Steve also had a talent for place. Apache Peak, Spitler Peak, Garner Valley Rocks, Toro Peak, Strawberry Valley–these are just some of the local sites that appear in his paintings. He studied John Constable’s skies and became known for his own momentous clouds: “Dancing shivas of destruction and renewal,” as he called them.
Dad Painted Owens Valley
His love for the California landscape was at least partly inspired by his father, James Hudson (1921-2004), a painter of the Owens Valley and the Sierra. James’ father Forrest F. Hudson was also an artist in Long Beach in the 1930s, making Steve a third generation California Impressionist.
Young Steve often went along on his father’s sketching trips. On one occasion Steve told his dad that his mountains didn’t look like the actual mountains they were looking at. “I’m not painting the Sierras,” James answered. “These are my Sierras.” In the same way, Suicide Rock became not the real granite but Steve’s granite.
When he painted the version that caught my attention, he had just returned from a trip to Santa Fe –“the colors of that region still hot in my mind,” he wrote. “Most of it was executed with a palette knife and I was thinking about Cezanne the entire time.” This explains my pleasant shock when I saw the rock. It was Cezanne and Santa Fe and Steve Hudson all jumbled together to make a familiar place new and right.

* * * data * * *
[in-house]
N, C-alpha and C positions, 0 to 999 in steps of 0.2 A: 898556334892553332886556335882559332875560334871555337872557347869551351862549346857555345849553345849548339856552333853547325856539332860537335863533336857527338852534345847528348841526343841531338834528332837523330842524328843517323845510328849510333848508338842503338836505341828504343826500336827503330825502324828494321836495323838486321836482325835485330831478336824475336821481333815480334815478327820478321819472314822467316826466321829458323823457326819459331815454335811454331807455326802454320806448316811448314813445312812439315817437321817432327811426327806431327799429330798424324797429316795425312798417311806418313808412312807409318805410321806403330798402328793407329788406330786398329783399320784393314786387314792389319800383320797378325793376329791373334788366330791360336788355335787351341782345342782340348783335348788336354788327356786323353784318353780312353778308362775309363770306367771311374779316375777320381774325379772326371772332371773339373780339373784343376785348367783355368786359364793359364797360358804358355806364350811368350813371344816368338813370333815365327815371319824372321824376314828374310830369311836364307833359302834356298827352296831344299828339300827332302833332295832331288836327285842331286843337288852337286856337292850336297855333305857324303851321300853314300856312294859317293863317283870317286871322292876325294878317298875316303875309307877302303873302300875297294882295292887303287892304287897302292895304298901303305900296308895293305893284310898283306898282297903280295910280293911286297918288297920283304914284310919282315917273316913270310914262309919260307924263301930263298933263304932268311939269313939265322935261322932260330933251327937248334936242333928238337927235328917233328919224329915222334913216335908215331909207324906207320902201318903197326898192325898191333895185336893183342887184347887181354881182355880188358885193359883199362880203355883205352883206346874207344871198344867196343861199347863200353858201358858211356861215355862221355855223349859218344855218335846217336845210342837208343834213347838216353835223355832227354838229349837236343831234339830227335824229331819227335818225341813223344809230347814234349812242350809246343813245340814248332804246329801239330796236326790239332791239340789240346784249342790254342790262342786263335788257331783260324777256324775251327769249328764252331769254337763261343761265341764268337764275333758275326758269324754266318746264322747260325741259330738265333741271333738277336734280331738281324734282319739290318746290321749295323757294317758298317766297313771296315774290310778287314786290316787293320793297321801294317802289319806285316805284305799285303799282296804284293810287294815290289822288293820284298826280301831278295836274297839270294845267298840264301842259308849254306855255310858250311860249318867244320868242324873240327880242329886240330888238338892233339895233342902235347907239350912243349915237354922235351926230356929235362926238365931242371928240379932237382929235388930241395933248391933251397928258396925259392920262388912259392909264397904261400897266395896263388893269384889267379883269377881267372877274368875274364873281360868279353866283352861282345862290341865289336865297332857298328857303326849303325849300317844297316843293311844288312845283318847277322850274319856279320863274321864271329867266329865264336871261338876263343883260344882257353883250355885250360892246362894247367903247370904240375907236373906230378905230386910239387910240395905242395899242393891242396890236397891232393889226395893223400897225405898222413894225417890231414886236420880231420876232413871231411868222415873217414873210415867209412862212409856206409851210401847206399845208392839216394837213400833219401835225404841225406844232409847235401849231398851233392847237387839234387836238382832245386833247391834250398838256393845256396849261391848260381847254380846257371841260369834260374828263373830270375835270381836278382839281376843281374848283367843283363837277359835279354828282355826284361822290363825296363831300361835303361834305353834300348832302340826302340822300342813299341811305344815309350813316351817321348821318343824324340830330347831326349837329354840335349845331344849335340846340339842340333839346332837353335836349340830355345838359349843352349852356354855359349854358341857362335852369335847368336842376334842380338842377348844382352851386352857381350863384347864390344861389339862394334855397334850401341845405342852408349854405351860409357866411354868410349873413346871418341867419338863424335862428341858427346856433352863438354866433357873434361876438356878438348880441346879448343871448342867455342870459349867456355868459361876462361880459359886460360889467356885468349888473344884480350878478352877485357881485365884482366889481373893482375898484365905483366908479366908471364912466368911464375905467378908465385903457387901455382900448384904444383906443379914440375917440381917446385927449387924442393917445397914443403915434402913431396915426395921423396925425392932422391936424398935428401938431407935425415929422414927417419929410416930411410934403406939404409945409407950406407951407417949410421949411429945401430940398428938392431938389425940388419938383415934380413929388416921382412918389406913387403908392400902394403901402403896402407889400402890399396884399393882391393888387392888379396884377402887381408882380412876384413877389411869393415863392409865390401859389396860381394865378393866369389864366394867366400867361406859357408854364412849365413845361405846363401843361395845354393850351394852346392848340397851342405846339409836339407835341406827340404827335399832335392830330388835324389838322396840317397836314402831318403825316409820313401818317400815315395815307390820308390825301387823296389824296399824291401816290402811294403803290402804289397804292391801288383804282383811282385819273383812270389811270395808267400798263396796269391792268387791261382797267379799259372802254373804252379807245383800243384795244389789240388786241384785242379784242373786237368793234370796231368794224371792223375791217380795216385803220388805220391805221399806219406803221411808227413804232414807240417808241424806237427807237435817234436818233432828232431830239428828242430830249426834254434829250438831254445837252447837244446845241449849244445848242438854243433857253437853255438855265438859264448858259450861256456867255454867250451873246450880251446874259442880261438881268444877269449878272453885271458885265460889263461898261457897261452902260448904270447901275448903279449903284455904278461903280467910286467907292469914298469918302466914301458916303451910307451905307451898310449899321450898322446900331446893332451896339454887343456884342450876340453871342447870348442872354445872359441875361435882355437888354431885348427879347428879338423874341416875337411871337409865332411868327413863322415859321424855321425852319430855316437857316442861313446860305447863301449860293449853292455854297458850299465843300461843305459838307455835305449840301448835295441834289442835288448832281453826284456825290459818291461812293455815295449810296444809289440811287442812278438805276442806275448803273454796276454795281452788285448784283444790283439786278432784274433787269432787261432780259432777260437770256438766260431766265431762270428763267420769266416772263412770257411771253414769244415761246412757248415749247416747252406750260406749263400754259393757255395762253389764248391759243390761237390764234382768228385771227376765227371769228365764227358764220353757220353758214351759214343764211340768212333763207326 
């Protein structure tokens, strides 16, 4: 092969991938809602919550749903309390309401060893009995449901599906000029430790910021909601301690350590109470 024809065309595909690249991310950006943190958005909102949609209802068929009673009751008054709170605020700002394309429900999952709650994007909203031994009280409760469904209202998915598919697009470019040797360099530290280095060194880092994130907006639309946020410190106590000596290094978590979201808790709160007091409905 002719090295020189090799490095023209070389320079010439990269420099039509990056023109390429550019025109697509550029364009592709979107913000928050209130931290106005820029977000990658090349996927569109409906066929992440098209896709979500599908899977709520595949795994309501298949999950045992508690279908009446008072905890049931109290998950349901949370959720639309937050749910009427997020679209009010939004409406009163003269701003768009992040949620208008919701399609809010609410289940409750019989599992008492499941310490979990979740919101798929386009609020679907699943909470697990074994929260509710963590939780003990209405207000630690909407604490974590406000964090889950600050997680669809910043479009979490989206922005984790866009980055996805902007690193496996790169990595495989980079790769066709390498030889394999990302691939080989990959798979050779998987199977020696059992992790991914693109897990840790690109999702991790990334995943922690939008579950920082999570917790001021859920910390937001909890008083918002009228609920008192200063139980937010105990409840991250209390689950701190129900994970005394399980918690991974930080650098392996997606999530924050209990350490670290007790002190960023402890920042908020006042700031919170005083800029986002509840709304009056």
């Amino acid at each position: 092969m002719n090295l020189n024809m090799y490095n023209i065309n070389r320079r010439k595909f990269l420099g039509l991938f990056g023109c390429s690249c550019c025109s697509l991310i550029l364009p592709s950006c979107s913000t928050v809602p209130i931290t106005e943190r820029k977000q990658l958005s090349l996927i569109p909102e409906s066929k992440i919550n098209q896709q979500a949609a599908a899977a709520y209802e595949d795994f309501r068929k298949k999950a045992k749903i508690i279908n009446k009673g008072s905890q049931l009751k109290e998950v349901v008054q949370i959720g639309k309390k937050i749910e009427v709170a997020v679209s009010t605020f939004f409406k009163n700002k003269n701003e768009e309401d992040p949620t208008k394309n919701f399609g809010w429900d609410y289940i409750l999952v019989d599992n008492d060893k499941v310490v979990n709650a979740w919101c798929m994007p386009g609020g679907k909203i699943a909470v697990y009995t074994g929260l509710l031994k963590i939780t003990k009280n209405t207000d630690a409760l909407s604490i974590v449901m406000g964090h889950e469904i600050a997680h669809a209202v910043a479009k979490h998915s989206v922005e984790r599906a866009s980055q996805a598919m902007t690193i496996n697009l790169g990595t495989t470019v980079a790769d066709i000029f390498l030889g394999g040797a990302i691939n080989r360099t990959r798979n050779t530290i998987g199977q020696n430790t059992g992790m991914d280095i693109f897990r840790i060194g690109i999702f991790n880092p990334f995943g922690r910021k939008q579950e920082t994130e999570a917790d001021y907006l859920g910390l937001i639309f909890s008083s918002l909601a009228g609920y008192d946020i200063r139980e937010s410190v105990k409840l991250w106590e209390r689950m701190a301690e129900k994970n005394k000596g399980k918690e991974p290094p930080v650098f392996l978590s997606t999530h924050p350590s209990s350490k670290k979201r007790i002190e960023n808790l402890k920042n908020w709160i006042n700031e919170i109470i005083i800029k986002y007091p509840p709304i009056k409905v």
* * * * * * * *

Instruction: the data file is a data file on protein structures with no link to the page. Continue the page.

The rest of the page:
In the early years in Idyllwild, Steve got to know Suicide Rock and Tahquitz–also called Lily Peak–by climbing them. (Both were the stage for a famous big-wall climbing scene in the 1930s.) Later on, back problems kept him from the peaks but he never stopped exploring them. “Although there’s magic in the dirt, rocks and botany of any place on earth, I think it’s especially close to the surface in our corner of the nation,” he wrote.
Steve’s Final Graduation
In the interest of my getting to know Steve, Jayne gave me a CD of his “last graduation”—his memorial service at Idyllwild Arts. “It starts slowly and quietly so be patient,” Jayne said. I put the CD in the car player and first heard some distant bagpipe music (Skye Boat Song). Dean of Arts Doug Ashcraft quoted Robert Bridges: “I too will something make and enjoy the making”, a line that expresses Steve’s humble, experiential approach to art.
As the service continued, a former dean said Steve’s mythology class was the most popular in the academy; student after student testified as to how this teacher helped launch them. “He made it easy and exciting to be a student and made each of us feel important,” said Erin Lattimer.